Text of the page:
Torn Apart is part of our Mobilized Humanities interventions. MH brings together digital tools to equip broad social awareness and help in global critical situations. We mobilize humanities faculties, libraries, and students with relevant language, archival, technical, and social expertise to nimbly produce curated and applied knowledge. MH sits away from state and non-governmental organizations and is scholarly activism in a global context.

Torn Apart began with an intense 6-day collaboration between xpMethod (Manan Ahmed, Alex Gil, Moacir P. de Sá Pereira, Roopika Risam), Borderlands Archives Cartography (Maira E. Álvarez, Sylvia A. Fernández), Linda Rodriguez, and Merisa Martinez. We operate on a journal-model with new collaborators and contributors for each issue, as acknowledged below. Moacir P. de Sá Pereira is the Lead Developer for Torn Apart and has hand-cranked the code for most of what you see here.

We envision Torn Apart as a scholarly journal— one led by an editorial board, but with different thematics, issues, and authors for each volume. This modal approach to digital projects comes out of our long-standing commitment to building sustainable infrastructures that will grow as authors, topics, and interests grow. With that principle, we have structurally organized Torn Apart on Git as modular and volumable (as it were). Scholars, activists, and digital creators are welcome to pitch future volumes.

Volume One



Gaiutra Bahadur, Maria Sachiko Cecire, Cole D Crawford, Nicole M. Guidotti-Hernández, Anna Kijas, Durba Mitra, Bethany Nowviskie, Erik Simpson, Bharat Jayram Venkat

Volume Two



Alex Ahmed, Hannah Alpert-Abrams, Gabriela Baeza Ventura, Gaiutra Bahadur, Christina Bell, Christina Boyles, Isis Campos, Cathy Davidson, Emily Esten, Noreen Farooqui, Alex Galarza, Lorena Gauthereau, Erin Glass, Tassie Gniady, Elizabeth Grumbach, Juliet Louise Hardesty, Kathi Inman Berens, Patrick Juola, Clément Lévy, Purdom Lindblad, Brandon Locke, Kathryn McDonald, Kristen Mapes, Vinicius Marquet, Jodi Mikesell, Chelsea Miya, Meghana V. Nayak, Gregory Palermo, Dimitris Papadopoulos, Andrew Petersen, Rubria Rocha, Brian Rosenblum, Danica Savonick, Megan Finn Senseney, Juan Steyn, Zachariah Stern, Angelika Strohmayer, Lisa Tagliaferri, Toniesha L. Taylor, Paola Verhaert, Carolina Villarroel, Jacqueline Wernimont, Vika Zafrin, Annette Zapata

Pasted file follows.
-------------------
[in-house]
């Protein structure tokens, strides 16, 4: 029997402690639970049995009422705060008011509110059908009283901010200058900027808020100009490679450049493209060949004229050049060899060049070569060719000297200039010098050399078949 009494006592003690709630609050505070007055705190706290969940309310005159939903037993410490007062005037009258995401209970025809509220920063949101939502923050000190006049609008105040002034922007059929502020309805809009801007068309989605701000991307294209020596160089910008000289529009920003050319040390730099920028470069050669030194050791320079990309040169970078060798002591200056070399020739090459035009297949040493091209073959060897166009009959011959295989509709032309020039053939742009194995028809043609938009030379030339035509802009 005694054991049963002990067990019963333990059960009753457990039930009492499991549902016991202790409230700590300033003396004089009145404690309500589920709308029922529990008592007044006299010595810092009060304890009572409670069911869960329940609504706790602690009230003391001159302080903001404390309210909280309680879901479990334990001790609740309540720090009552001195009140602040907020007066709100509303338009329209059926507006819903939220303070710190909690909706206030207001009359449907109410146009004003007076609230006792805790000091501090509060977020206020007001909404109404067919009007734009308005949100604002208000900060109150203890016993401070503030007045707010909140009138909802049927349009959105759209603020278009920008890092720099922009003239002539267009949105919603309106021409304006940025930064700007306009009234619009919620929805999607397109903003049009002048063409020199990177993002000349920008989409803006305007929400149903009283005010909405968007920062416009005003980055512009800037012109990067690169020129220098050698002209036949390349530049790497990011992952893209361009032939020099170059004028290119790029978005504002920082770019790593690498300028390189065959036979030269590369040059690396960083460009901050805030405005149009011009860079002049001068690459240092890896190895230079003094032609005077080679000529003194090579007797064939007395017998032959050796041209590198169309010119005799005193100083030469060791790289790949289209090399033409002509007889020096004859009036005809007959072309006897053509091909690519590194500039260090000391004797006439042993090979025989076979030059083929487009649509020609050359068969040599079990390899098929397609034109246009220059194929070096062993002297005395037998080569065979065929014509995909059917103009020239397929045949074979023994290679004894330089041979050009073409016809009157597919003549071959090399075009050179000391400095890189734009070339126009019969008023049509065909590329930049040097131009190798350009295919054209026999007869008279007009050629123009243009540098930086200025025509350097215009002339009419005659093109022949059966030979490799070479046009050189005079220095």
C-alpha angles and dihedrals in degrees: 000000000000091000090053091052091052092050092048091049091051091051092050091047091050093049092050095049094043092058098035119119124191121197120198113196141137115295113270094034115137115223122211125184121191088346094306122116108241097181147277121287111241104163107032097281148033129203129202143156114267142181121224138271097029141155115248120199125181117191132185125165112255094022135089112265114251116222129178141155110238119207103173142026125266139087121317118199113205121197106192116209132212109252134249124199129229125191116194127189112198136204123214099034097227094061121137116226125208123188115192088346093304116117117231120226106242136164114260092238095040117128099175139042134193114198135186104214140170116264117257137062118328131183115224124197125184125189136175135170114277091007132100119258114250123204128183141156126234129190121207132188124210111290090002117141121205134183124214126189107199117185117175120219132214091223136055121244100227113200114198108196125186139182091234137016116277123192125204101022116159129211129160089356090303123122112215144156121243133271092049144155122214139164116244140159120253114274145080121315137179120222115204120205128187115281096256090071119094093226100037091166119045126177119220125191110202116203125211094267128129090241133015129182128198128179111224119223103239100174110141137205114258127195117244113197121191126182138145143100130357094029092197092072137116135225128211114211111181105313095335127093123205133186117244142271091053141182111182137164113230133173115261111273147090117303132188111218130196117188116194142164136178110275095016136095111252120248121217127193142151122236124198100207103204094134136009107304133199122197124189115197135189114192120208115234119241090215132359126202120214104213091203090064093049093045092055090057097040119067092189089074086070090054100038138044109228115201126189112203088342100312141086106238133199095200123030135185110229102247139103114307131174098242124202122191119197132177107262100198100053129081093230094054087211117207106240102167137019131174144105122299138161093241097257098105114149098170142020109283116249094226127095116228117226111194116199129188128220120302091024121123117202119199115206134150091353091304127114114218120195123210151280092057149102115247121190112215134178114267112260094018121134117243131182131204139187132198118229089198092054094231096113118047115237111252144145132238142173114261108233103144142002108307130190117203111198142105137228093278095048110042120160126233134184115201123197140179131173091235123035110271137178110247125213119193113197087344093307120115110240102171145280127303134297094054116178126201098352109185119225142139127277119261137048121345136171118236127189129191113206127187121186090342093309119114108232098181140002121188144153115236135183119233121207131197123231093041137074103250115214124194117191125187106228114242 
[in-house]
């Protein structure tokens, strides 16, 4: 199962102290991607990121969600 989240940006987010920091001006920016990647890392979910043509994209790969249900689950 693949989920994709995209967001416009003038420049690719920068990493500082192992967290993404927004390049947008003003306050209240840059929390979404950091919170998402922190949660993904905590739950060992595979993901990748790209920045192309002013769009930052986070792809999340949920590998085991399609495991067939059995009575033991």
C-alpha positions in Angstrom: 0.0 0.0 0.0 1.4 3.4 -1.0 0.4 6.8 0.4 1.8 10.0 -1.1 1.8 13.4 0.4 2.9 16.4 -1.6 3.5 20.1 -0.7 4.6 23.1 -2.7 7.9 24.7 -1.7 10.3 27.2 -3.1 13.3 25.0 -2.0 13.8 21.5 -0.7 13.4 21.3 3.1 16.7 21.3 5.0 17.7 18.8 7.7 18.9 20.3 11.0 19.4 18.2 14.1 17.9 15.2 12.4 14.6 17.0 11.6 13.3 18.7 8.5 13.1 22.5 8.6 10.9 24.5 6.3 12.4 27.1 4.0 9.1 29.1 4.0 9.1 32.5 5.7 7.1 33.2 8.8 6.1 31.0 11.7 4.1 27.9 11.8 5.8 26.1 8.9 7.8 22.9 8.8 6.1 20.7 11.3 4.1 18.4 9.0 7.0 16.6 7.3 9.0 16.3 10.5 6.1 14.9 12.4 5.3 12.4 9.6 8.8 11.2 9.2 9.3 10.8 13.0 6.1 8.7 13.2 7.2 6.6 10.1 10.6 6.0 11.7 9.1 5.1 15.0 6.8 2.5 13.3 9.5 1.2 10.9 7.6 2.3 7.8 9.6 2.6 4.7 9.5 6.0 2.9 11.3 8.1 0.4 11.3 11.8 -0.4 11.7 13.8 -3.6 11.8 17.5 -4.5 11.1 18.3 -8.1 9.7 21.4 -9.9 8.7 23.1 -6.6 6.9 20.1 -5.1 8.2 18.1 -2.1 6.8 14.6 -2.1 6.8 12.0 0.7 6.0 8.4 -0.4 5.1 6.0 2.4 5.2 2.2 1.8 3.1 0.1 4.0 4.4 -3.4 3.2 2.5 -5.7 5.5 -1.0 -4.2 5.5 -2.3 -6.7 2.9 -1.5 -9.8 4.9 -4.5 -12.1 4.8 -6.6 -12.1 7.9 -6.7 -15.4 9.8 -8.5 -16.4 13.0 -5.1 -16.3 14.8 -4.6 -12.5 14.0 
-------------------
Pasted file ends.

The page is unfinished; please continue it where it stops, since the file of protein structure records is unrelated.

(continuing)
After Volume 1 we asked for volunteer peer reviewers. Many in our scholarly and librarian community shared their reviews with us. We hope to have addressed most of their suggestions and concerns. Whenever we did not follow those suggestions, we did so after serious deliberation. We thank our reviewers for taking the time to help us improve the project.

We thank HASTAC for their generous support during DH2018 in Mexico City. Volume 2 is a result of the design and prototyping sprints we held there. The Digital Library Federation has already extended a partnering hand to work on abstracting our model of research and help expand the Nimble Tents Toolkit, a resource clearinghouse for mobilized scholarship and librarianship.

We owe a special debt of gratitude to Jacqueline Wernimont and friends for the DIY Feminist Cybersecurity they offered us, so we could focus on the work at hand without having to worry about doxxers, trolls, and other critters.

And to anyone who shared our project with those for whom it would be most useful, who volunteered, but didn’t get a chance to contribute, who debated it at home, who retweeted it, who wrote about it for their publics, we thank you.


For Volume 1, we began with ICE/CBP websites and got the public geo-data that they serve. We then began looking into business records, federal records, and news records culling data about locations used by federal, state, and private for-profit agencies. Simultaneously, we were assembling data about “Allies”– those working to resist, assist, or alleviate this crisis. However, our largest data tranche came via our discovery of the “November 2017 ICE Detention Facility Lists”, which exists because of the FOIA efforts of the Immigrant Legal Resource Center and the National Immigrant Justice Center. Volume 2 relies on government contracting data scraped from Our visualizations thus combine these sets of data. We are extremely grateful to ILRC and NIJC for making the ICE data publicly available. Our full sources of data are in the bibliography.

Most of our datasets are available on GitHub. If you have any questions, please email


We want to acknowledge the work of Josh Begley’s Prison Map: What does the geography of incarceration for United States look like? for inspiring our “The Eye.”

The website is based on @muziejus/leaflet-quickstart, a GitHub repository that lets learners build much, much simpler maps online quickly. But it would not be possible without the efforts of everyone who has ever written a tutorial or answered a question about programming online. It makes use of the following open technologies:

Creative Commons License
This work is licensed under a Creative Commons Attribution 4.0 International License (2018).